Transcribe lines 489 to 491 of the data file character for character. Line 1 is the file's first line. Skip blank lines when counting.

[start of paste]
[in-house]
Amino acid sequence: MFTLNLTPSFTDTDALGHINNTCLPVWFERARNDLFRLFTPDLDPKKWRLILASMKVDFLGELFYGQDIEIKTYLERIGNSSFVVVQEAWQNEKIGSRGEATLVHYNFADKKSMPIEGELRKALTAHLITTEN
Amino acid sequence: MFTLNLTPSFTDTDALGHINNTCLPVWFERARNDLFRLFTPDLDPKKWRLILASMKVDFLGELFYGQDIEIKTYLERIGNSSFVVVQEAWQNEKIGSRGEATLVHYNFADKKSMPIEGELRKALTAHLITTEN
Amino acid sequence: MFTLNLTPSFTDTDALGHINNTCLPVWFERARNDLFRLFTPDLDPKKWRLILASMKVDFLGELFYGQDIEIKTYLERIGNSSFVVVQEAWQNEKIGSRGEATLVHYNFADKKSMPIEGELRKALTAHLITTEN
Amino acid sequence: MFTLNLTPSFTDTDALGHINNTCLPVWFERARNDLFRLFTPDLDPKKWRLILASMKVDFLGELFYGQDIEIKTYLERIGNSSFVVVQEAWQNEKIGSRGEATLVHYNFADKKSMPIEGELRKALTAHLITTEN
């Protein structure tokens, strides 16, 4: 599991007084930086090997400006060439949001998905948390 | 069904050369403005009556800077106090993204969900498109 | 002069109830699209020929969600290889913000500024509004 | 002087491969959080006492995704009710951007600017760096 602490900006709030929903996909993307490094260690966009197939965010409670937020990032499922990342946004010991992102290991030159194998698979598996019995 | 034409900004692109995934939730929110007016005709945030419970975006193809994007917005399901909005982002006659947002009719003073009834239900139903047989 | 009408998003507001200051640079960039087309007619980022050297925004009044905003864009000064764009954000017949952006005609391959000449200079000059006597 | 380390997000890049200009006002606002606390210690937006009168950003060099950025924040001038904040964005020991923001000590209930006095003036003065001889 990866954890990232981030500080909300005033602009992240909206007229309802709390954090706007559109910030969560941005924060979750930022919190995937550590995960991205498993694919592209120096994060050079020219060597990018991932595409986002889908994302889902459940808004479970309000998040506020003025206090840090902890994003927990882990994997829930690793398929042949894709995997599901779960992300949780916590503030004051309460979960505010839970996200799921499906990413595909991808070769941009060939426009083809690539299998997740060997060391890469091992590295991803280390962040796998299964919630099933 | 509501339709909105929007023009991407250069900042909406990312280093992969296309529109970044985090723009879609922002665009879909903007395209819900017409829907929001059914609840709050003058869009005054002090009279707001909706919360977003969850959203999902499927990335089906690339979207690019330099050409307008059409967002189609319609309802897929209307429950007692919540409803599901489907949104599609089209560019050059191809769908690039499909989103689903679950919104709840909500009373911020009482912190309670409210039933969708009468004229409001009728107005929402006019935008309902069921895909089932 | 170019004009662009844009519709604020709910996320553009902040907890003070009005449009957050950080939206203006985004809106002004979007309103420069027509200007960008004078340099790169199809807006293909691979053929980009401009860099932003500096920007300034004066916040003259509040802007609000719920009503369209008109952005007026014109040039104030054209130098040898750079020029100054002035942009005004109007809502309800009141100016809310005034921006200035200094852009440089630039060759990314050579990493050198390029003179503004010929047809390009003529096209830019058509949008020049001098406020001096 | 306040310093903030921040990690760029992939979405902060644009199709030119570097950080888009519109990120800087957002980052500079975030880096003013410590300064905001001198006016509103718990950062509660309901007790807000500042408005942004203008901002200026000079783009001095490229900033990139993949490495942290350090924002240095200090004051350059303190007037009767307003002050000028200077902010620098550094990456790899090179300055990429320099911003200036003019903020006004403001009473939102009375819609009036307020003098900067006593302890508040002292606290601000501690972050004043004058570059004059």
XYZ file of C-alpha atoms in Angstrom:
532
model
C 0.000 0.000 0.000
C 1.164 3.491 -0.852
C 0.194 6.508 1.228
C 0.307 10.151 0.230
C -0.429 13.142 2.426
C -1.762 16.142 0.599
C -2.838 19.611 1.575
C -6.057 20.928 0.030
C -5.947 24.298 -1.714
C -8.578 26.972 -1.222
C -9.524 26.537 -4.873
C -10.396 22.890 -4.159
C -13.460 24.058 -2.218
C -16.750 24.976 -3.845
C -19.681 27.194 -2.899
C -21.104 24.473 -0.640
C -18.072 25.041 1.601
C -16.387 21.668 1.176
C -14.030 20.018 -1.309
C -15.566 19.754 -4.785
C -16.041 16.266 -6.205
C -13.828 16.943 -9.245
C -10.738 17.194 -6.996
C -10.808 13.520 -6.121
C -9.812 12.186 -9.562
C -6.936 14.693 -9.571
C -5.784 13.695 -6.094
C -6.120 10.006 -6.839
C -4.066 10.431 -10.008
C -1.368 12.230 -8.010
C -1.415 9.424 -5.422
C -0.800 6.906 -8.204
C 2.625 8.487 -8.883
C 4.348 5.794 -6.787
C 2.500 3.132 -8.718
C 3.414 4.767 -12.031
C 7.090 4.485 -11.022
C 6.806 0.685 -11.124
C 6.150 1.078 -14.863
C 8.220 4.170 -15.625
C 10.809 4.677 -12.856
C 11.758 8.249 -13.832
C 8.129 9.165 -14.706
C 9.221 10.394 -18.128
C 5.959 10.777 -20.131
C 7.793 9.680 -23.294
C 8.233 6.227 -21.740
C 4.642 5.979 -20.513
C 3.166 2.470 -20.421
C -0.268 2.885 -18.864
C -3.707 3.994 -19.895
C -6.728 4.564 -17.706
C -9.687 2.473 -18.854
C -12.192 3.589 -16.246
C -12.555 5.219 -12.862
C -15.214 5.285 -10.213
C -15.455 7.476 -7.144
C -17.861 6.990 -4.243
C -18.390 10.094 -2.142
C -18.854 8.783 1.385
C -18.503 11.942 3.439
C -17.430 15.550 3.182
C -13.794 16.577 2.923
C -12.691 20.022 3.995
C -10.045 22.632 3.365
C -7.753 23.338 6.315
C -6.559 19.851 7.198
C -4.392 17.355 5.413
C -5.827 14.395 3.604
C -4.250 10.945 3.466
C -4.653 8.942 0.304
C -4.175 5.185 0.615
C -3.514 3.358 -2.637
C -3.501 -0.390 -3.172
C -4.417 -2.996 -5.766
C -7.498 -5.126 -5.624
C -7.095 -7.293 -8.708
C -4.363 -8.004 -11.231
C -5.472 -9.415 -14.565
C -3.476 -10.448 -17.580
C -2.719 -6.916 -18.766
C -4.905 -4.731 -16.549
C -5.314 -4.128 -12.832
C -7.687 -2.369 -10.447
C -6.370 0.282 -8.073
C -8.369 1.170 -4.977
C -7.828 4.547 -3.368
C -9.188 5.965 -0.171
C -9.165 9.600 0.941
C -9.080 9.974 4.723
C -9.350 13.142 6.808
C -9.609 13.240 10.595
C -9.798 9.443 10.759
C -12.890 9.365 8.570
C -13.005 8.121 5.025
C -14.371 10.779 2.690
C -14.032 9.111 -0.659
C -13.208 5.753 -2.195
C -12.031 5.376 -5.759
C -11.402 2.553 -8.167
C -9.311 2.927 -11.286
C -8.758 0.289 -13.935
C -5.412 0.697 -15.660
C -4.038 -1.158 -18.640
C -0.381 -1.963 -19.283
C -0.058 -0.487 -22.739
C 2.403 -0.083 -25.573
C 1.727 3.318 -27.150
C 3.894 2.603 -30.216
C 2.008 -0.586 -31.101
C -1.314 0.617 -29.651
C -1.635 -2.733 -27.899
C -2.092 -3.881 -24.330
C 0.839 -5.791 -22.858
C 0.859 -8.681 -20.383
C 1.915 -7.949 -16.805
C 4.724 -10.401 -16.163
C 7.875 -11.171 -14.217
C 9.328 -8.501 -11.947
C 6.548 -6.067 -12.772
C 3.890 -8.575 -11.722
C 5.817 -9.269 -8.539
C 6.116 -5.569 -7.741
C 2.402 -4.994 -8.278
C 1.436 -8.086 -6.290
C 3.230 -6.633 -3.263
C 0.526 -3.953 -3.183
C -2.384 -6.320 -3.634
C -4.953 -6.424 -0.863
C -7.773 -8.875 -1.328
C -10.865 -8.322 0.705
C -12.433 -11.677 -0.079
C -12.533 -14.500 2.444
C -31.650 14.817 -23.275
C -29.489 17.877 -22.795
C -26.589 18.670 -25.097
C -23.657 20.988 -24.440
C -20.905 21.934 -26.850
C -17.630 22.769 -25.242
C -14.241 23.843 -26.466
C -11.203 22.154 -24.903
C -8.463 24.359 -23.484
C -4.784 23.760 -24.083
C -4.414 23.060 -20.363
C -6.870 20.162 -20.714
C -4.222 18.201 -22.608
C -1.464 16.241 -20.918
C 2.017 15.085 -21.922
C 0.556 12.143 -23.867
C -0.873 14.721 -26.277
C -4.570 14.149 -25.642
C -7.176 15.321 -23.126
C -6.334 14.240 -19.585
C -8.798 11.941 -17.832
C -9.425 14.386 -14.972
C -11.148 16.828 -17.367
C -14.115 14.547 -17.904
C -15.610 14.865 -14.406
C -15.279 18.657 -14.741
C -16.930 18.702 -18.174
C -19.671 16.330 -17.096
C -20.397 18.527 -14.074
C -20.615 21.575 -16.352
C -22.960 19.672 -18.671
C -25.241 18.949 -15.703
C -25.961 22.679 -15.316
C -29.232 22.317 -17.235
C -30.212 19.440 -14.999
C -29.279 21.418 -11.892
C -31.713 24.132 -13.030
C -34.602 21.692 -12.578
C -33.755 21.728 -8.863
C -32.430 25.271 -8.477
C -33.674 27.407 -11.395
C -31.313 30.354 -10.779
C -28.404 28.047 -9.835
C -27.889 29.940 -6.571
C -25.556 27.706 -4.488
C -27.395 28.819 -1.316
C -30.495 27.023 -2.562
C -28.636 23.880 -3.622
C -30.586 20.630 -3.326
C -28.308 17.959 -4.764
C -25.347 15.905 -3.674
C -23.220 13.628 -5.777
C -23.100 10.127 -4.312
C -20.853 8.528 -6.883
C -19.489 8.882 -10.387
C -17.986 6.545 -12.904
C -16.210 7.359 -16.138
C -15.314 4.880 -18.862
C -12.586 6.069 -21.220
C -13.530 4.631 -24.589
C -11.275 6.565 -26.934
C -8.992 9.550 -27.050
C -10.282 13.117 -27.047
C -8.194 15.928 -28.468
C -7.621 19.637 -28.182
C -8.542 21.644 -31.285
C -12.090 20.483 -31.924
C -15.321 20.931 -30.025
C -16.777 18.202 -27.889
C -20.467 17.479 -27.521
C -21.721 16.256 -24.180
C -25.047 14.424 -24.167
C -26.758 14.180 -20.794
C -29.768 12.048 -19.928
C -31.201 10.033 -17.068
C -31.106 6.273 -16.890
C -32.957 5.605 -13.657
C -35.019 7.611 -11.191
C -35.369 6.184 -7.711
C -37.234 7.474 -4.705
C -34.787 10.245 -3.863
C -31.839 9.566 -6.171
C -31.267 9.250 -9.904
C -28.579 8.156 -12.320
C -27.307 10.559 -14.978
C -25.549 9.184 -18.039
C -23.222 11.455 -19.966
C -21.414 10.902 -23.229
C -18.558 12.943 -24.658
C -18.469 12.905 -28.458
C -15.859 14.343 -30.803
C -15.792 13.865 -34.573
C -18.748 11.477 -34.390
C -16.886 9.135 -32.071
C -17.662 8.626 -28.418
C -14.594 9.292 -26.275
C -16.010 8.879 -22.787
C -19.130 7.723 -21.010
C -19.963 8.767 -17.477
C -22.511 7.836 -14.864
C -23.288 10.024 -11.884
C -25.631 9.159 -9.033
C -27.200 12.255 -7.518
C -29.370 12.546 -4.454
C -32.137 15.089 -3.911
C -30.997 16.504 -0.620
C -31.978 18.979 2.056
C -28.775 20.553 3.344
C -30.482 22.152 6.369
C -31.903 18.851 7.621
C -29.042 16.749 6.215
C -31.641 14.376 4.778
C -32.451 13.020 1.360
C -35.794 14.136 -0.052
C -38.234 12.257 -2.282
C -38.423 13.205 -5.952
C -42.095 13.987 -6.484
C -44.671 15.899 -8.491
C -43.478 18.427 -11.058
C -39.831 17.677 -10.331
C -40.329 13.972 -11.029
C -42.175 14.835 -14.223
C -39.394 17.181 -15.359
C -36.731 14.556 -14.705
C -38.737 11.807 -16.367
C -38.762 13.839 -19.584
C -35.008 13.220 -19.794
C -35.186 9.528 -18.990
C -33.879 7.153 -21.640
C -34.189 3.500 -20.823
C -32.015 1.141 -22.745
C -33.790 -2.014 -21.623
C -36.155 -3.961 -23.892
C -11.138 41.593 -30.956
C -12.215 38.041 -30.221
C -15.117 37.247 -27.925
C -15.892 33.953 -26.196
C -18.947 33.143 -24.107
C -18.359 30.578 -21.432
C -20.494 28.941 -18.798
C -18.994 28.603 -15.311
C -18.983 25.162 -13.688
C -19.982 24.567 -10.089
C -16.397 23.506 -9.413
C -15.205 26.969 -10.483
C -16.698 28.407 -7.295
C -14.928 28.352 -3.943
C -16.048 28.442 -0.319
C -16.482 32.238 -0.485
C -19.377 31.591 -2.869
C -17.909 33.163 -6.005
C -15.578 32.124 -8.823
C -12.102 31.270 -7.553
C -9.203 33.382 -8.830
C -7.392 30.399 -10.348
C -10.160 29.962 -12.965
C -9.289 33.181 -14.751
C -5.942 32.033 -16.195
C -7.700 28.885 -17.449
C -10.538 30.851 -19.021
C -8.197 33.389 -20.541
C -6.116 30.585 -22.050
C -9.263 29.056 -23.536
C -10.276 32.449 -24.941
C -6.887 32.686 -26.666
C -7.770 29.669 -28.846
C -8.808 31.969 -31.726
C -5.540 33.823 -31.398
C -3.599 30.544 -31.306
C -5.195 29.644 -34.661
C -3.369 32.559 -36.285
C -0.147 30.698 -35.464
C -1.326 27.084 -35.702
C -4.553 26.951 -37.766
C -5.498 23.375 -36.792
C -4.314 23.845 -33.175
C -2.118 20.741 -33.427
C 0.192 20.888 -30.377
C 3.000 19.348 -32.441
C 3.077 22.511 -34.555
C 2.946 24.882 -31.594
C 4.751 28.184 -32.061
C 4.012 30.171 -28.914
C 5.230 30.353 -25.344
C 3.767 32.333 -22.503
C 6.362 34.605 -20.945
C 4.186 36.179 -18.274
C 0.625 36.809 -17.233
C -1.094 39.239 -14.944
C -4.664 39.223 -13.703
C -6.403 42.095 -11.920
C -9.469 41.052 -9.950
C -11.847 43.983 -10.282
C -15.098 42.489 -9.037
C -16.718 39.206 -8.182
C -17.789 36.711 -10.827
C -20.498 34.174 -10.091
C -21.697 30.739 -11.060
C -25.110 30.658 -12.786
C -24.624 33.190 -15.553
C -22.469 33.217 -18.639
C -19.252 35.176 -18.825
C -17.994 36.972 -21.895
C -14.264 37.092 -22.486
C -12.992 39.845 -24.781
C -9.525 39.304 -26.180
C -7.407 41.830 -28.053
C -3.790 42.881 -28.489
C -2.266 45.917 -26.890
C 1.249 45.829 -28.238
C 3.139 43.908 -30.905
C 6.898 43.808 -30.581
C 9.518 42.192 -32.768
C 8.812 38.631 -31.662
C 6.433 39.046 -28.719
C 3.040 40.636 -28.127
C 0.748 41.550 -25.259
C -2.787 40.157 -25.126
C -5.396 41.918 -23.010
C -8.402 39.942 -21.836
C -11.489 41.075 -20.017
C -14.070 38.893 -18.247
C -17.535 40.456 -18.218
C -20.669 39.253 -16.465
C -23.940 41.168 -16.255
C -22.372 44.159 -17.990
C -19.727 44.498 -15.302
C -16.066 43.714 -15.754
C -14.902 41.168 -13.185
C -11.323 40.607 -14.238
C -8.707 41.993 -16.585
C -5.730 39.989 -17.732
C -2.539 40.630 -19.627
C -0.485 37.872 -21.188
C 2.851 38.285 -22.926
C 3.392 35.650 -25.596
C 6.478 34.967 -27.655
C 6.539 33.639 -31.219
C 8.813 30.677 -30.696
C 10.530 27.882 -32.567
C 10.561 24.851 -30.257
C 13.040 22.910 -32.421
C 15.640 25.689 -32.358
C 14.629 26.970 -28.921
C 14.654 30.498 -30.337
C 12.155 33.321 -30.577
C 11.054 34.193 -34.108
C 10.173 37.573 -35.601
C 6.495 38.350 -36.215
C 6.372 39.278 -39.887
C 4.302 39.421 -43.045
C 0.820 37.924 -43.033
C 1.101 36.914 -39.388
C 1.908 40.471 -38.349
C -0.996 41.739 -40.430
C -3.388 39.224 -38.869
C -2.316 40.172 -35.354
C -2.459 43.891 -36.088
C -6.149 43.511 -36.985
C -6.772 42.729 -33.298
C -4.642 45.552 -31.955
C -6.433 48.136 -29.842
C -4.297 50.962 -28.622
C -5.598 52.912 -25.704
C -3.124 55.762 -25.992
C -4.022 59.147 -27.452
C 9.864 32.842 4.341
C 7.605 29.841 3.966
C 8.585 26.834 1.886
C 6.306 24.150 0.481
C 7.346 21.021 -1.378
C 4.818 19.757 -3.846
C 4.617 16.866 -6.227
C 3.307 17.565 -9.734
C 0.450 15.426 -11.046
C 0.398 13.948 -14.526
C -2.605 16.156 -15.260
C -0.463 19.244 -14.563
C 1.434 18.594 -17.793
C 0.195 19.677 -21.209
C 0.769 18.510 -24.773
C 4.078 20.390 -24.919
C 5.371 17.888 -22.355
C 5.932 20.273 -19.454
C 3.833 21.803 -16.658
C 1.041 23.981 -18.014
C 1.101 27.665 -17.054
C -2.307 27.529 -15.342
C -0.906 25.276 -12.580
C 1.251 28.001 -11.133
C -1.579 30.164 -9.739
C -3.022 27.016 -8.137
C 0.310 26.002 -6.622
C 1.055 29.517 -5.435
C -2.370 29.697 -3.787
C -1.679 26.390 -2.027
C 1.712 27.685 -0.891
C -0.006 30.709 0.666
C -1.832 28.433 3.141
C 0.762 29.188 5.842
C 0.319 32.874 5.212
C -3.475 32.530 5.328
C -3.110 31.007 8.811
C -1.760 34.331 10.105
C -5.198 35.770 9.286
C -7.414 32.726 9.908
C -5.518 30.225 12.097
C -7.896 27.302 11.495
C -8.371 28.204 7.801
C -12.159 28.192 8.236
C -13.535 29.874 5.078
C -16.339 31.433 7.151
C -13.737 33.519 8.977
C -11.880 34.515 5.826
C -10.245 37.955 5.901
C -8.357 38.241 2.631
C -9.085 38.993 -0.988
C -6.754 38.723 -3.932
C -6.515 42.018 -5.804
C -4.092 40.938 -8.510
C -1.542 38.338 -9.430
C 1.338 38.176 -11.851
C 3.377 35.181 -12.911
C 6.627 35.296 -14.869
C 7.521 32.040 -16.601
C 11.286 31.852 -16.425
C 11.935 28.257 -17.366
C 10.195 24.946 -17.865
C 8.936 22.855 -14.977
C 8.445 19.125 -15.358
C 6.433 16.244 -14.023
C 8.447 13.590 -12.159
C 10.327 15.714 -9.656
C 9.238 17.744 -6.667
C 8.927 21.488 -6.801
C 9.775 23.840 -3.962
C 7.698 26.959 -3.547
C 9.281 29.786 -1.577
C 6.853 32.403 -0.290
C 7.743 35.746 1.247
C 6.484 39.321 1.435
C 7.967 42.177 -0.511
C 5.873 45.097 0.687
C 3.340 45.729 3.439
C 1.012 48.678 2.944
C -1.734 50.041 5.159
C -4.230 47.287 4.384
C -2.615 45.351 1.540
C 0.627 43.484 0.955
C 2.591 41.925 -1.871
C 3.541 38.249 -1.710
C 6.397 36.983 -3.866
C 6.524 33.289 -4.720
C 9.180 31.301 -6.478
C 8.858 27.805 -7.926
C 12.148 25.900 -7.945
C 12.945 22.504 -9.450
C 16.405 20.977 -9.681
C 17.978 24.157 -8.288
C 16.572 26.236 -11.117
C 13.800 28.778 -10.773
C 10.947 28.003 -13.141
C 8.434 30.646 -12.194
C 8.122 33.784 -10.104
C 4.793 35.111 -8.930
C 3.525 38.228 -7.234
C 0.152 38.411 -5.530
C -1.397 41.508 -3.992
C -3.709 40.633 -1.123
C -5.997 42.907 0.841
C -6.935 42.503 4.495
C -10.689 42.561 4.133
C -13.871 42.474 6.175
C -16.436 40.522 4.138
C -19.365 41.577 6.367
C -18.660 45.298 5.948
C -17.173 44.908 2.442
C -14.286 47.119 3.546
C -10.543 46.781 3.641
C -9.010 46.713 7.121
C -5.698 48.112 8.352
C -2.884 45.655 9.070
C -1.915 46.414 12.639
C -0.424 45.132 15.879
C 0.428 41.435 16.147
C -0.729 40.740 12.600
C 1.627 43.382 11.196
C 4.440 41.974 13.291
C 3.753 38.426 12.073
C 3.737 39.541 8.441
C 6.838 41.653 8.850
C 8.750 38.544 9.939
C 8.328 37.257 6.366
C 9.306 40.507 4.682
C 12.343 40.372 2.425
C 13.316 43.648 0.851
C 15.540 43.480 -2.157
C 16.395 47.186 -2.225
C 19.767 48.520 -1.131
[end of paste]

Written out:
C -4.230 47.287 4.384
C -2.615 45.351 1.540
C 0.627 43.484 0.955